Gr 3-6–Covering the animal kingdom in a 304-page book is no easy task; the recorded number of species and sub-species is mind boggling, as well as in constant flux (as extinction takes away, conservation and discovery replenish). This update of the 2000 edition offers more than double the content. It crams in useful fast facts about at least 2500 animals, while easing the information overload with “Field Reports” on high-interest animals and some rather spectacular whole-spread photographs. Before the title dives into the different classes of the animal kingdom, an introductory chapter discusses life cycles and young, senses and communication, migration, homes and habitats, and adaptations for survival. Information about the endangered status of some species and about conservation efforts is also included. Because the book aims to represent as much animal diversity as possible, entries are not listed alphabetically but by animal group within the larger class. Users seeking a specific animal will be reliant on the index to discover whether the animal they want is included or not. Side boxes tend to get buried among the entries, but since the encyclopedia is designed for browsing and discovery, that is a minor issue. The decision to use photographs instead of illustrations, which make up the bulk of the previous edition, adds to the vibrancy of this volume. An excellent addition to school and public libraries alike, for both reference and circulation.–Kara Schaff Dean, Walpole Public Library, MA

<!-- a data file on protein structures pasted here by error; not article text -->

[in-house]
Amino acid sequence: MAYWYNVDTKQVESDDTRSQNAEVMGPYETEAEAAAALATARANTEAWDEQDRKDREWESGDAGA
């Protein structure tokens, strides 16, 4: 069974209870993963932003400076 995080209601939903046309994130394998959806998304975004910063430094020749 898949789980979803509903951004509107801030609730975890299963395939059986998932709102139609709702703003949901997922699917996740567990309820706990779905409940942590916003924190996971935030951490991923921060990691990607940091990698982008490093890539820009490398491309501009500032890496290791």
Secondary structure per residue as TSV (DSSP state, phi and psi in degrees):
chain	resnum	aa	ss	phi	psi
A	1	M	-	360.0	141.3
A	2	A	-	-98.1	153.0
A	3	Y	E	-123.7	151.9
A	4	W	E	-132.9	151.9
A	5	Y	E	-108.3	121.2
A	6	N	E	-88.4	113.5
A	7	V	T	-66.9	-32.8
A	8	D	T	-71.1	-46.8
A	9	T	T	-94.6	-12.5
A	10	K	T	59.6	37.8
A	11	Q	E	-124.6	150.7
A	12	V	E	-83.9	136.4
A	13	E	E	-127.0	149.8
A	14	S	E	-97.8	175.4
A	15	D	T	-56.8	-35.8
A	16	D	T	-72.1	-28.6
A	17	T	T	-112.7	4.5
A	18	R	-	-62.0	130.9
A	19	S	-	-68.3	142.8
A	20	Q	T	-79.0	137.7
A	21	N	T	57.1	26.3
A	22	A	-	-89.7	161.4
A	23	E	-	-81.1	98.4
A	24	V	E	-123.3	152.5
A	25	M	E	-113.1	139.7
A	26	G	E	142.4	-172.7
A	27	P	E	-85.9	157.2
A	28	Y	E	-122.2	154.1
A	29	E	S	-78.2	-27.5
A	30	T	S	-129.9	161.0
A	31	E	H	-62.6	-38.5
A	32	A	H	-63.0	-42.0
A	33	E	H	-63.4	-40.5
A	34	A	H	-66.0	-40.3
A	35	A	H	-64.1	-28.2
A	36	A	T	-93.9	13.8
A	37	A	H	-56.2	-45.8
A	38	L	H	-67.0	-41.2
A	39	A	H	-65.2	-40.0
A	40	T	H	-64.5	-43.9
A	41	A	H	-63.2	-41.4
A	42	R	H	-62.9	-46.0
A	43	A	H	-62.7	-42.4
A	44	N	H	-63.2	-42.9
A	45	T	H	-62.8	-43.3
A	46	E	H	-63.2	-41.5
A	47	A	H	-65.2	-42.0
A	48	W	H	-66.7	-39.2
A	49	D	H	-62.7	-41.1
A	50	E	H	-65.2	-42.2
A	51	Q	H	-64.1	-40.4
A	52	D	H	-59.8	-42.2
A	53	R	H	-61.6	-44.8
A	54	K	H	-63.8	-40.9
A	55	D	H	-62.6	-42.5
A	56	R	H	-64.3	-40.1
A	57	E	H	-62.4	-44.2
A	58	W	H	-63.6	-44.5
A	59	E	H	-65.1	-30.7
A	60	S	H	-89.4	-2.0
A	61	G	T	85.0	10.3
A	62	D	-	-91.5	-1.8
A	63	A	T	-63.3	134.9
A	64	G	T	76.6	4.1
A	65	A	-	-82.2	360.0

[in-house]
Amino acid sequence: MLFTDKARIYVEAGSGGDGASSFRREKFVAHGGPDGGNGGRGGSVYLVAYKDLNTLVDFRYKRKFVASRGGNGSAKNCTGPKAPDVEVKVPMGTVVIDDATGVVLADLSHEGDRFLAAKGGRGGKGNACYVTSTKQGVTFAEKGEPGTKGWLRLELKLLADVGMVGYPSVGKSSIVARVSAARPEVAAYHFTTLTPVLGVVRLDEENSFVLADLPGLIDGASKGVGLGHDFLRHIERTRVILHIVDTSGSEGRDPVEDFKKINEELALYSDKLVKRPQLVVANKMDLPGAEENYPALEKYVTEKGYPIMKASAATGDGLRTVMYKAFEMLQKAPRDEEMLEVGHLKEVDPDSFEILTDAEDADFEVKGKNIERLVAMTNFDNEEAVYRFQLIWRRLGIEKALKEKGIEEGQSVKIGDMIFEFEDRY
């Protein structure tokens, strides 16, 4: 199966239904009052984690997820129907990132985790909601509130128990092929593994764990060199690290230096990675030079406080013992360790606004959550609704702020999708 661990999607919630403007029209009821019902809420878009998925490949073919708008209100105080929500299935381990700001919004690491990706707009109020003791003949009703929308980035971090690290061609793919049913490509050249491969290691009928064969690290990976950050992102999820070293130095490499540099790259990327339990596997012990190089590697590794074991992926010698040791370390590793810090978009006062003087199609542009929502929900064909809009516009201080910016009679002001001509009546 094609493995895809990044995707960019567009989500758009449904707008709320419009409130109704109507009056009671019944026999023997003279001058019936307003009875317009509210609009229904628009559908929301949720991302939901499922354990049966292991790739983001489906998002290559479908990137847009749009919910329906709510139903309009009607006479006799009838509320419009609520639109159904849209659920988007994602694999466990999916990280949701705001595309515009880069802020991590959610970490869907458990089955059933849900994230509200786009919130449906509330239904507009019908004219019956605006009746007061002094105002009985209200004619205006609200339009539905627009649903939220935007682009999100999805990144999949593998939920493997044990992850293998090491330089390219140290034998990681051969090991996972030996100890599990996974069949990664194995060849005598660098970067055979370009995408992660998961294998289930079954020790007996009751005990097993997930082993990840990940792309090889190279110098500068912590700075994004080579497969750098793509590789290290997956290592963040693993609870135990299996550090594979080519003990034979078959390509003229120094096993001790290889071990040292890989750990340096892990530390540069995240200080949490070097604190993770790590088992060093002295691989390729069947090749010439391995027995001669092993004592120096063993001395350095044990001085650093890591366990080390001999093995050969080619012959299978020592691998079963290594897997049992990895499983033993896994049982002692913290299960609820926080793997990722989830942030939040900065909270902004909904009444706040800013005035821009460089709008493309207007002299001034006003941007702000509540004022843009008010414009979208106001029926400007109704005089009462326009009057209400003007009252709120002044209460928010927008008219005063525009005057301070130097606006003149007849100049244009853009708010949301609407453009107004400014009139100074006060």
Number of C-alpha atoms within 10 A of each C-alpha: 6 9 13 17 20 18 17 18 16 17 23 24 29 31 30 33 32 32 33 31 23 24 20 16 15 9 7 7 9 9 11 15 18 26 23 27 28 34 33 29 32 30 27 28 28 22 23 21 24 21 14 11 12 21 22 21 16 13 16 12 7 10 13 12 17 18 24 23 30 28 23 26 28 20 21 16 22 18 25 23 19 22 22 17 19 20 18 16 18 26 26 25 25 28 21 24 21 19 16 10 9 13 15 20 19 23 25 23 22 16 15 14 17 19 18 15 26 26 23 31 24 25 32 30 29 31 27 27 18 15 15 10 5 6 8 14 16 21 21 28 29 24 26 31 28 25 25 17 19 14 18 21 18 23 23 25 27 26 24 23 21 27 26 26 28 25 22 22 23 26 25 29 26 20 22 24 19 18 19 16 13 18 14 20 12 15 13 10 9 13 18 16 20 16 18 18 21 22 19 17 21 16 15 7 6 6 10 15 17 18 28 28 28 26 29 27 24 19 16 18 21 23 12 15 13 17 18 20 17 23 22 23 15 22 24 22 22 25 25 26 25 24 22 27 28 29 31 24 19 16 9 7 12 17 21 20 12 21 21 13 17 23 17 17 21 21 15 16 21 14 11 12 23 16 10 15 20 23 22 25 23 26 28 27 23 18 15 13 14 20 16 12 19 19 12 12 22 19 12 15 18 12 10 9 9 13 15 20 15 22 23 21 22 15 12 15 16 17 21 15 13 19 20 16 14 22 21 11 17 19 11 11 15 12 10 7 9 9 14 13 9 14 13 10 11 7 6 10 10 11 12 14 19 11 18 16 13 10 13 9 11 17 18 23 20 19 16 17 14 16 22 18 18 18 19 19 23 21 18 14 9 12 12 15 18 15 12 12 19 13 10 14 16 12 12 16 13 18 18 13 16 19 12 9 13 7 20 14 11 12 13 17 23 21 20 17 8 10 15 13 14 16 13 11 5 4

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  1. Generally speaking, many reference books still include biased and outdated information about American Indians. There are several outstanding reference books available. They’re getting old, but they’re absolutely the best ones available. I’ve listed them here: